"An American Original"

“An American Original”

Once, Skinny Love only ate the complementary chips and salsa at the Mexican restaurant and then got up and said, lo siento, mi amigo to the waiter and left without paying for anything.


Skinny Love thinks the ‘90s were a step backwards. She’s pretty sure The Jews are responsible for the current financial misfortunes of our country.


When someone brings it up in a conversation, Skinny Love says, “Yeah, I’ve been to Boulder, Colorado.  Overrated.”


It’s been rumored that Skinny Love was once part-time at a strip club in St. Paul until a customer grabbed her and she cut his face with an ashtray.  When people ask her about it, she says that she pities any man who needs to pay to get his kicks when there’s the internet about.


Skinny Love went on a camping trip with her friends, Cheryl and Jessie, taking a carton of cigarettes, two dozen pickled eggs, a couple of quarts of liquor and three rifles.  They came back four days later with a truck full of venison and a loudspeaker with a forest service sticker on it.


Skinny Love says the best sex she’s ever had was with her vibrator.


Skinny Love has one child, a boy which she claims will break her heart when he is old enough.  She won’t say who the father was.  I suspect it’s Ronnie Fulton.  I asked him once when we were drinking and he neither denied nor confirmed, but there was something about the way he asked: “How old is that little shit now?”


When I asked Skinny Love what her real name is, she said that she hasn’t been the same since Townes Van Zandt died.

“Who’s Townes Van Zandt?” someone at the table asked.

Skinny Love slapped him and walked out of the bar.


Skinny Love reads Virginia Woolf topless.


All the young dudes want to get with Skinny Love but all she ever says to them is that she’s saving all that love for Jesus.  She does date Richmond sometimes, though.  “He decks anyone who calls him ‘Rich’,” she says.  “You need someone like that,” she says.  “Someone with convictions.”  I think it’s because he just got a new truck and washes it like it’s his baby.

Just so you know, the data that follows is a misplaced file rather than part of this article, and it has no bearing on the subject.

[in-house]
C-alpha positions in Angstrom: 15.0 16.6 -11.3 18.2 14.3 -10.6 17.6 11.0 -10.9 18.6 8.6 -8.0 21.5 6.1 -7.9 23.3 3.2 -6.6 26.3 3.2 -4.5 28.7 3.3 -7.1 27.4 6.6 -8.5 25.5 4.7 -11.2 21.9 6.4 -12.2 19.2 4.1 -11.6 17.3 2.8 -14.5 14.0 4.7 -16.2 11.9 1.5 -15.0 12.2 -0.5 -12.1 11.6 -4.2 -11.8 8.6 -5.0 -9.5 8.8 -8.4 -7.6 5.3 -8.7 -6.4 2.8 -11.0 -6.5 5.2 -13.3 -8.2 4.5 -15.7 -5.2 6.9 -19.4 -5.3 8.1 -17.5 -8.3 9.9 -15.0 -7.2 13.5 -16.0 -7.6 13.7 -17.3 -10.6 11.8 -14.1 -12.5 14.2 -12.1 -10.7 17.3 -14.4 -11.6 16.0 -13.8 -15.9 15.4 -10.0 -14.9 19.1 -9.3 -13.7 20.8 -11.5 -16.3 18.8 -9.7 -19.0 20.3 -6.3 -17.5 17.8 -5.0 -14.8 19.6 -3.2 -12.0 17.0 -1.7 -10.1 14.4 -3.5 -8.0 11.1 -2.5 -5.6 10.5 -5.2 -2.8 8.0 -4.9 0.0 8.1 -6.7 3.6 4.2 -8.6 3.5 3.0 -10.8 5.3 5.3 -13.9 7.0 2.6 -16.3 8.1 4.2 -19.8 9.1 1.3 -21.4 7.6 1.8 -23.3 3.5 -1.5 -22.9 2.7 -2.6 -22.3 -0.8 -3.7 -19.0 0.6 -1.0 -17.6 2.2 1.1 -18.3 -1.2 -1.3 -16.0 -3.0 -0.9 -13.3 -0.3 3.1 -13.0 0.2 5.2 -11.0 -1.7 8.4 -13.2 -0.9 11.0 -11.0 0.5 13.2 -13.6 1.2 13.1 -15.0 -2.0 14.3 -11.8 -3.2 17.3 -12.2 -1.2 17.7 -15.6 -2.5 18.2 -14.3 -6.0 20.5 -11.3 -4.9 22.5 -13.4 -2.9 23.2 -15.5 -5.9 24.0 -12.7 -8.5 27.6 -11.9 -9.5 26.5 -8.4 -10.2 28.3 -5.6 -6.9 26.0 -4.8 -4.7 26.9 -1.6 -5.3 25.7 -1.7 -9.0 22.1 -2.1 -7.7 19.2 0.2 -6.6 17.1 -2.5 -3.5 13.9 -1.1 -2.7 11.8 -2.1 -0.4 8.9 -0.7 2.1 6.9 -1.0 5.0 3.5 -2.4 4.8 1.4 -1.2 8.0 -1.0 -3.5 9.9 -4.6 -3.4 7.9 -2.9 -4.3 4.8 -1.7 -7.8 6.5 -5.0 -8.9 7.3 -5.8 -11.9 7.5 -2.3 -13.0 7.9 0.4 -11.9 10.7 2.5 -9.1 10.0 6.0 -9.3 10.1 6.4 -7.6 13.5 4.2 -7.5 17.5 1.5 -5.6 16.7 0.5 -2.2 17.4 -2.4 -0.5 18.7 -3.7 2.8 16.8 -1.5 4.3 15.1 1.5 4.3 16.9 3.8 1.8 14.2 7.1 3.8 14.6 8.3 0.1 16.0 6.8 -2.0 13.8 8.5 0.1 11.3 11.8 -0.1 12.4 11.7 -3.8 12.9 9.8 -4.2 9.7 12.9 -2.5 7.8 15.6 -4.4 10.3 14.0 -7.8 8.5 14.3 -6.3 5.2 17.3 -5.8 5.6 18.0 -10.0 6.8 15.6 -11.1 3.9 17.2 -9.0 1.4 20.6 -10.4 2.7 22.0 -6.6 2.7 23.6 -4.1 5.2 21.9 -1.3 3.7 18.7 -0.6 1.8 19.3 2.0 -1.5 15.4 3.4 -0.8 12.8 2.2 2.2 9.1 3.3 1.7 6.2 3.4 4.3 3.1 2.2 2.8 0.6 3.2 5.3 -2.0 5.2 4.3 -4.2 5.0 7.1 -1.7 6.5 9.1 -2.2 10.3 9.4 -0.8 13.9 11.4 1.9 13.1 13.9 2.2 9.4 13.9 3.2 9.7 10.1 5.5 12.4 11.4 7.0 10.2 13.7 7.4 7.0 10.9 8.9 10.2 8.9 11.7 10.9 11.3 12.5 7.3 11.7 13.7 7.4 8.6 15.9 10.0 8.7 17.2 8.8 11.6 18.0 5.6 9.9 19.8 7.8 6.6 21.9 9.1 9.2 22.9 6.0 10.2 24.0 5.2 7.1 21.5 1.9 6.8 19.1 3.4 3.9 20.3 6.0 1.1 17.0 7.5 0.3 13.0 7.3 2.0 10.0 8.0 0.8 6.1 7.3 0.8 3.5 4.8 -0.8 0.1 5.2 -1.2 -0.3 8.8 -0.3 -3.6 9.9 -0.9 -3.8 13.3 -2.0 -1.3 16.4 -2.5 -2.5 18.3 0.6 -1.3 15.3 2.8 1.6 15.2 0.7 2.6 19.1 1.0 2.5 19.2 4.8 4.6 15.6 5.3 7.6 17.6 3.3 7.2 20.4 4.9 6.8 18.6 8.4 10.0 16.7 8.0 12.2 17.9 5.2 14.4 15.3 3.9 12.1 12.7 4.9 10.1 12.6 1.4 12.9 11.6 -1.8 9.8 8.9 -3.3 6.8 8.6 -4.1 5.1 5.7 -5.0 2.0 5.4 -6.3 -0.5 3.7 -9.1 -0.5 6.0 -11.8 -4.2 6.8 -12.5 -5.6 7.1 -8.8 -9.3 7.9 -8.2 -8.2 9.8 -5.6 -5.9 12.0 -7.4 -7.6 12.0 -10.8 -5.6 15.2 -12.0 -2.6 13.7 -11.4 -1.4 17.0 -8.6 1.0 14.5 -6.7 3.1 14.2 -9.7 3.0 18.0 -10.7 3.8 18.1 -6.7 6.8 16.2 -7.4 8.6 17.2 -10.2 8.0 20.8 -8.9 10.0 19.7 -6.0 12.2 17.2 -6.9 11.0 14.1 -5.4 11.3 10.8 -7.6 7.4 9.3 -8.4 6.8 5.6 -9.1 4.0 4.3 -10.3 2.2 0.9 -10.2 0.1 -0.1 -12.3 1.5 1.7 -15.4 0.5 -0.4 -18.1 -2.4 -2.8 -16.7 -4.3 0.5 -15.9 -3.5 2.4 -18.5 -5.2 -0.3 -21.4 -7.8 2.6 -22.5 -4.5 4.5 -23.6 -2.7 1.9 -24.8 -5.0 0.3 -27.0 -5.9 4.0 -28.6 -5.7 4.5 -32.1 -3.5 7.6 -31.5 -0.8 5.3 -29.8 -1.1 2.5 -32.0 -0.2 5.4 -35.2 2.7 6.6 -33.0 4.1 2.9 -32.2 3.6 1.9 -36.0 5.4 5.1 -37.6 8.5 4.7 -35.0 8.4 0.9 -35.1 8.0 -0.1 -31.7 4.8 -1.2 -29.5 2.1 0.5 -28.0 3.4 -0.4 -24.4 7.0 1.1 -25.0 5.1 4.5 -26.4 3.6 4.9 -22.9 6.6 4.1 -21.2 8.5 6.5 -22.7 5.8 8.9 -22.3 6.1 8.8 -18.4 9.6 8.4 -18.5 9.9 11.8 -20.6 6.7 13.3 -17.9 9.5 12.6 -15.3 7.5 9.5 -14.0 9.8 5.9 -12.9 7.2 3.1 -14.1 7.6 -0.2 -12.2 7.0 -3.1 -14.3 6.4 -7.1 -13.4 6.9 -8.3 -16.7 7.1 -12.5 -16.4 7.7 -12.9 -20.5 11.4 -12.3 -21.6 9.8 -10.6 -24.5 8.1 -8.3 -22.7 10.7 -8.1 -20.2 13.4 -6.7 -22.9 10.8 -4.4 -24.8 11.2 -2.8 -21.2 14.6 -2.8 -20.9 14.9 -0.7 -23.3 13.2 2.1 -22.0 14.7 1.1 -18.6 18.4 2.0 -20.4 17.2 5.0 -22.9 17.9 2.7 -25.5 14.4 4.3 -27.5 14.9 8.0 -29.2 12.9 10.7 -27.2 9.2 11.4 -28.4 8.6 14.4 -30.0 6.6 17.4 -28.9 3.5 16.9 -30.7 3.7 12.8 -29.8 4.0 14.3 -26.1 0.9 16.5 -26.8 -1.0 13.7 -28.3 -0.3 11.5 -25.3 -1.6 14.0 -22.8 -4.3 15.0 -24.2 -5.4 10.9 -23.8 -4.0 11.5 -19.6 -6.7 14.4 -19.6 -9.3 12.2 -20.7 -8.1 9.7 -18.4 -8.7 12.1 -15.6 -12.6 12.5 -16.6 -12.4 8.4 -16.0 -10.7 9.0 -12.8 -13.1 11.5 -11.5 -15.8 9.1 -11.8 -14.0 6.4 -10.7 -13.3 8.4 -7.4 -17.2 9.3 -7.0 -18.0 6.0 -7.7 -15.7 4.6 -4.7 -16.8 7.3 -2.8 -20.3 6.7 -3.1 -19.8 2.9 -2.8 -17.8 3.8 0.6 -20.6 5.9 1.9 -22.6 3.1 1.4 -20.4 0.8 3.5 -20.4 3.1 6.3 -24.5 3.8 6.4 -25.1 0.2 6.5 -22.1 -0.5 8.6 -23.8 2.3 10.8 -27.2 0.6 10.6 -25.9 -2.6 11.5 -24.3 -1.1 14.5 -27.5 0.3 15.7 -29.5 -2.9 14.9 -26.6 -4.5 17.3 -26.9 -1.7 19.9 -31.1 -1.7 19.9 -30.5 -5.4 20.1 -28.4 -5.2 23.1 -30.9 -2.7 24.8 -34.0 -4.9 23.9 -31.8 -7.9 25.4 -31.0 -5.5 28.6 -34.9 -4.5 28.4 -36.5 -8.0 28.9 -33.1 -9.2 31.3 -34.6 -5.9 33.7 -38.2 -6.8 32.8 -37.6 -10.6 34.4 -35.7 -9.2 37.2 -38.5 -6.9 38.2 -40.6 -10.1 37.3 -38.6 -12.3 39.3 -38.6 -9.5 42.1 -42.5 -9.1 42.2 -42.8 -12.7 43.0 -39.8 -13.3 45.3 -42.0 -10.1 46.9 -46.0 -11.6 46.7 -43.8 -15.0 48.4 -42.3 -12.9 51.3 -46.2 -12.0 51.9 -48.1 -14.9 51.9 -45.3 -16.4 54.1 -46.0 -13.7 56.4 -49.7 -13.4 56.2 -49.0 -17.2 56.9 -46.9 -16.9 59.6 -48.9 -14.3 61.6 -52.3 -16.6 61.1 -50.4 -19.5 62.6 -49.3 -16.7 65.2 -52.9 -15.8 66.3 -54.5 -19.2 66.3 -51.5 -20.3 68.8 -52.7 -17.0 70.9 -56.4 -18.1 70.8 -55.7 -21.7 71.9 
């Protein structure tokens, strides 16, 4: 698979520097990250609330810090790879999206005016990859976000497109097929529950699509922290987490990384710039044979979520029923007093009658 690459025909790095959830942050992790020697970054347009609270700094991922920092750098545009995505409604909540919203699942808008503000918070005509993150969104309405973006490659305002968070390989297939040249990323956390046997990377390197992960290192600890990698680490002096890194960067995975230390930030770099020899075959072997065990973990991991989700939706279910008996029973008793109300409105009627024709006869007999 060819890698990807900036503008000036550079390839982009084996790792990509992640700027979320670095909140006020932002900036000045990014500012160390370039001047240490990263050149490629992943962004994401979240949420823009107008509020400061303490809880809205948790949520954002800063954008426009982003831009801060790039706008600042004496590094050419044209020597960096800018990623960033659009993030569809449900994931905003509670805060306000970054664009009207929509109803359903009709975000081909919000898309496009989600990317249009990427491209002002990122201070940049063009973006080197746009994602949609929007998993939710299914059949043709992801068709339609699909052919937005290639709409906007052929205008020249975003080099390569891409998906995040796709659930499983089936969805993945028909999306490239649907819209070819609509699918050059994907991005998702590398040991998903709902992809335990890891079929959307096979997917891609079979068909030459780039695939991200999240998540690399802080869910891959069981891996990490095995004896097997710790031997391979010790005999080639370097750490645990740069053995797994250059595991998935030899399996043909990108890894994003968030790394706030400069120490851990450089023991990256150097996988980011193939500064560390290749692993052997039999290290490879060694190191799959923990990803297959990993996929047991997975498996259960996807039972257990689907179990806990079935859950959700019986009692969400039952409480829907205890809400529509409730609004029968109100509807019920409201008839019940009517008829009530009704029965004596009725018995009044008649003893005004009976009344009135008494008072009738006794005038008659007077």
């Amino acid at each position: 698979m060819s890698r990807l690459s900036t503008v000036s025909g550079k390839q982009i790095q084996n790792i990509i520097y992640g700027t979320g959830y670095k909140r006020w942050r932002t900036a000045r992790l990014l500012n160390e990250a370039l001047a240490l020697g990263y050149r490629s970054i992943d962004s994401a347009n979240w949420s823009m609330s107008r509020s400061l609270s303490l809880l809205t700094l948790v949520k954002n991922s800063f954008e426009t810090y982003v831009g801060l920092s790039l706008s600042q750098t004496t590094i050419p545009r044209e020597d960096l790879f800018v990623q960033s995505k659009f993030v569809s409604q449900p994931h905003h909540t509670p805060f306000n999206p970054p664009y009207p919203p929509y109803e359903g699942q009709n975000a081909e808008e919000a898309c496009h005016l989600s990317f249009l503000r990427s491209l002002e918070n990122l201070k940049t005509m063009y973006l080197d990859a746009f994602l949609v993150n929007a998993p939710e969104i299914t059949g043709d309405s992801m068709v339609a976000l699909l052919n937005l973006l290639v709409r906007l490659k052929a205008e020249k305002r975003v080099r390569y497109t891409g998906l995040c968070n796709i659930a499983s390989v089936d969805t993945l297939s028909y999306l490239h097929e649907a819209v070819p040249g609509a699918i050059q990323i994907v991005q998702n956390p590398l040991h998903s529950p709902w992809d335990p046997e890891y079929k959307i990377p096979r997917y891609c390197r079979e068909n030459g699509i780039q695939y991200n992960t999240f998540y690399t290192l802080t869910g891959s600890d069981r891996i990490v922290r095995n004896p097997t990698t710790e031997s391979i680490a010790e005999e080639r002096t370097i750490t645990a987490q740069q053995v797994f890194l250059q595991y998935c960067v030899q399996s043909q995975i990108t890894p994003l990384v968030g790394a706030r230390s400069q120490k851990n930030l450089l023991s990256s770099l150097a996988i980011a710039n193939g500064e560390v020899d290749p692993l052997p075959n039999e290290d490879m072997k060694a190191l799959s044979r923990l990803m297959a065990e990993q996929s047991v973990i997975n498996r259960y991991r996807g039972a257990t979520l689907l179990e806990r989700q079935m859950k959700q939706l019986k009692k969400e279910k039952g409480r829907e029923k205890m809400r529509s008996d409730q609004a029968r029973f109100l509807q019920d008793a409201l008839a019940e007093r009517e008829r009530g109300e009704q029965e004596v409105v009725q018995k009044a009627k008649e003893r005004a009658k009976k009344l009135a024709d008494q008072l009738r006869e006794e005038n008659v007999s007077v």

Skinny Love says the only man she’d consider settling in with these days is Bruce Willis now that he finally dumped that harpy he was married to.


When we went to the movies, Skinny Love leaned over a couple of times and said, a little too loudly, “What’s she been in?”  And when there was a sex scene she practically yelled, “Like that would really happen.”


Every year, Skinny Love writes a letter to her congressman.  It says that if she ever catches him voting for gun control she’s going to withdraw her yearly contribution to his campaign.  She signs the letter Tipper Gore.


Once, when we were walking down an aisle at Wal-Mart, Skinny Love stopped and said, “This store is what’s wrong with America.”  She stole some vacuum filters and a pack of Big Red gum.


Skinny Love gets emotional when she goes to her son’s little league games and sees fathers coaching their children.


Right after my first and only date with Skinny Love, she said that it was great and that she needed a good friend like me.


Someone asked why Skinny Love was taking an electrician class.  She said, “Need to find out how to put together a home somehow.”


I’ve only seen Skinny Love ever cry once.

I was there, with her in the bar, when she got the call on her cell.  She looked calm on the phone as she asked her questions.  But when she got off, I said, “Everything okay?”

“Oh, my dad—” she said.  She was wearing mountains of makeup.  All that work and it came avalanching down her face and into her hands in seconds.

“What a son of a bitch,” she said.

I handed her my handkerchief.  I wanted to ask her what happened, wanted more than anything to know.  She cried to herself for a few seconds and then said, “The food is awful here.”  I took her home where she stayed for two days without coming out.


I see Skinny Love at the same bar.  She’s with Larry Karcher, a 22-year old sheetrock hanger.  I hear Larry tell her, “You know why I drink Coors?  Because it’s an American Original.”

“Yeah,” she says.  I turn my head towards them.  She looks tired.  “That’s a good reason.”

I can’t tell if she is serious.